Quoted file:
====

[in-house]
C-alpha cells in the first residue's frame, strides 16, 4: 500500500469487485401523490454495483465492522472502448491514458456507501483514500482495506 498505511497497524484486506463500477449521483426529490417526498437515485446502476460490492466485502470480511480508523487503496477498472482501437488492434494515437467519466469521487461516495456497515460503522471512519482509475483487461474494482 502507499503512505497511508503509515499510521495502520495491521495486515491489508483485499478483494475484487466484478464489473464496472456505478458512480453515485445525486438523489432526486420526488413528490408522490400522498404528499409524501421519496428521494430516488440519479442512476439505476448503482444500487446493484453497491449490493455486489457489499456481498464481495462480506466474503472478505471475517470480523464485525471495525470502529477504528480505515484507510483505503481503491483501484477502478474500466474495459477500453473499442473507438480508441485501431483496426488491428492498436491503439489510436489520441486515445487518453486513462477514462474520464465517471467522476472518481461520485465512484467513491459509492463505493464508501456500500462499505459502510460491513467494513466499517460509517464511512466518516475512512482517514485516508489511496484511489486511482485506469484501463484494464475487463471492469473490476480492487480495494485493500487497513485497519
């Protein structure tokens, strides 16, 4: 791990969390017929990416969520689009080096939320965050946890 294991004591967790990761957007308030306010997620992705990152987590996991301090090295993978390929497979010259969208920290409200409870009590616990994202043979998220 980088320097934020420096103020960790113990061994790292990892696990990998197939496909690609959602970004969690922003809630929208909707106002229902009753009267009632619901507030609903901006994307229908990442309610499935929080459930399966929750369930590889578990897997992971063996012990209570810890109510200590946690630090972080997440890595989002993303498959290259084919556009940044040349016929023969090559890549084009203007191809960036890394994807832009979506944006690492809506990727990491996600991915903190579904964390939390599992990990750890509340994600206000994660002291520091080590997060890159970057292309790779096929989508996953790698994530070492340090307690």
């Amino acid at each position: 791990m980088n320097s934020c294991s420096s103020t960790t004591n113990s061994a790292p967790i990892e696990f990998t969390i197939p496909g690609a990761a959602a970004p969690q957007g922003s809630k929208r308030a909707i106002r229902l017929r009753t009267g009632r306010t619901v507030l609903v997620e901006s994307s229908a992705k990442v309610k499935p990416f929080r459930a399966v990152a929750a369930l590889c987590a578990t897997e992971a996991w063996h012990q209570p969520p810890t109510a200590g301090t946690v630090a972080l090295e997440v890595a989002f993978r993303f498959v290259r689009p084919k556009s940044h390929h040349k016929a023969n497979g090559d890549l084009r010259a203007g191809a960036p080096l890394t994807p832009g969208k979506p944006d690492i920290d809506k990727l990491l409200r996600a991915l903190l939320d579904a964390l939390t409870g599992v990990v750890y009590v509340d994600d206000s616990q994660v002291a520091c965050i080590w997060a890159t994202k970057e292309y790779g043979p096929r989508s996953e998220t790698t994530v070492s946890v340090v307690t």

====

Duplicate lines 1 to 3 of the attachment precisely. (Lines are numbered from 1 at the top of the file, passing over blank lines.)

[in-house]
C-alpha cells in the first residue's frame, strides 16, 4: 500500500469487485401523490454495483465492522472502448491514458456507501483514500482495506 498505511497497524484486506463500477449521483426529490417526498437515485446502476460490492466485502470480511480508523487503496477498472482501437488492434494515437467519466469521487461516495456497515460503522471512519482509475483487461474494482 502507499503512505497511508503509515499510521495502520495491521495486515491489508483485499478483494475484487466484478464489473464496472456505478458512480453515485445525486438523489432526486420526488413528490408522490400522498404528499409524501421519496428521494430516488440519479442512476439505476448503482444500487446493484453497491449490493455486489457489499456481498464481495462480506466474503472478505471475517470480523464485525471495525470502529477504528480505515484507510483505503481503491483501484477502478474500466474495459477500453473499442473507438480508441485501431483496426488491428492498436491503439489510436489520441486515445487518453486513462477514462474520464465517471467522476472518481461520485465512484467513491459509492463505493464508501456500500462499505459502510460491513467494513466499517460509517464511512466518516475512512482517514485516508489511496484511489486511482485506469484501463484494464475487463471492469473490476480492487480495494485493500487497513485497519
């Protein structure tokens, strides 16, 4: 791990969390017929990416969520689009080096939320965050946890 294991004591967790990761957007308030306010997620992705990152987590996991301090090295993978390929497979010259969208920290409200409870009590616990994202043979998220 980088320097934020420096103020960790113990061994790292990892696990990998197939496909690609959602970004969690922003809630929208909707106002229902009753009267009632619901507030609903901006994307229908990442309610499935929080459930399966929750369930590889578990897997992971063996012990209570810890109510200590946690630090972080997440890595989002993303498959290259084919556009940044040349016929023969090559890549084009203007191809960036890394994807832009979506944006690492809506990727990491996600991915903190579904964390939390599992990990750890509340994600206000994660002291520091080590997060890159970057292309790779096929989508996953790698994530070492340090307690």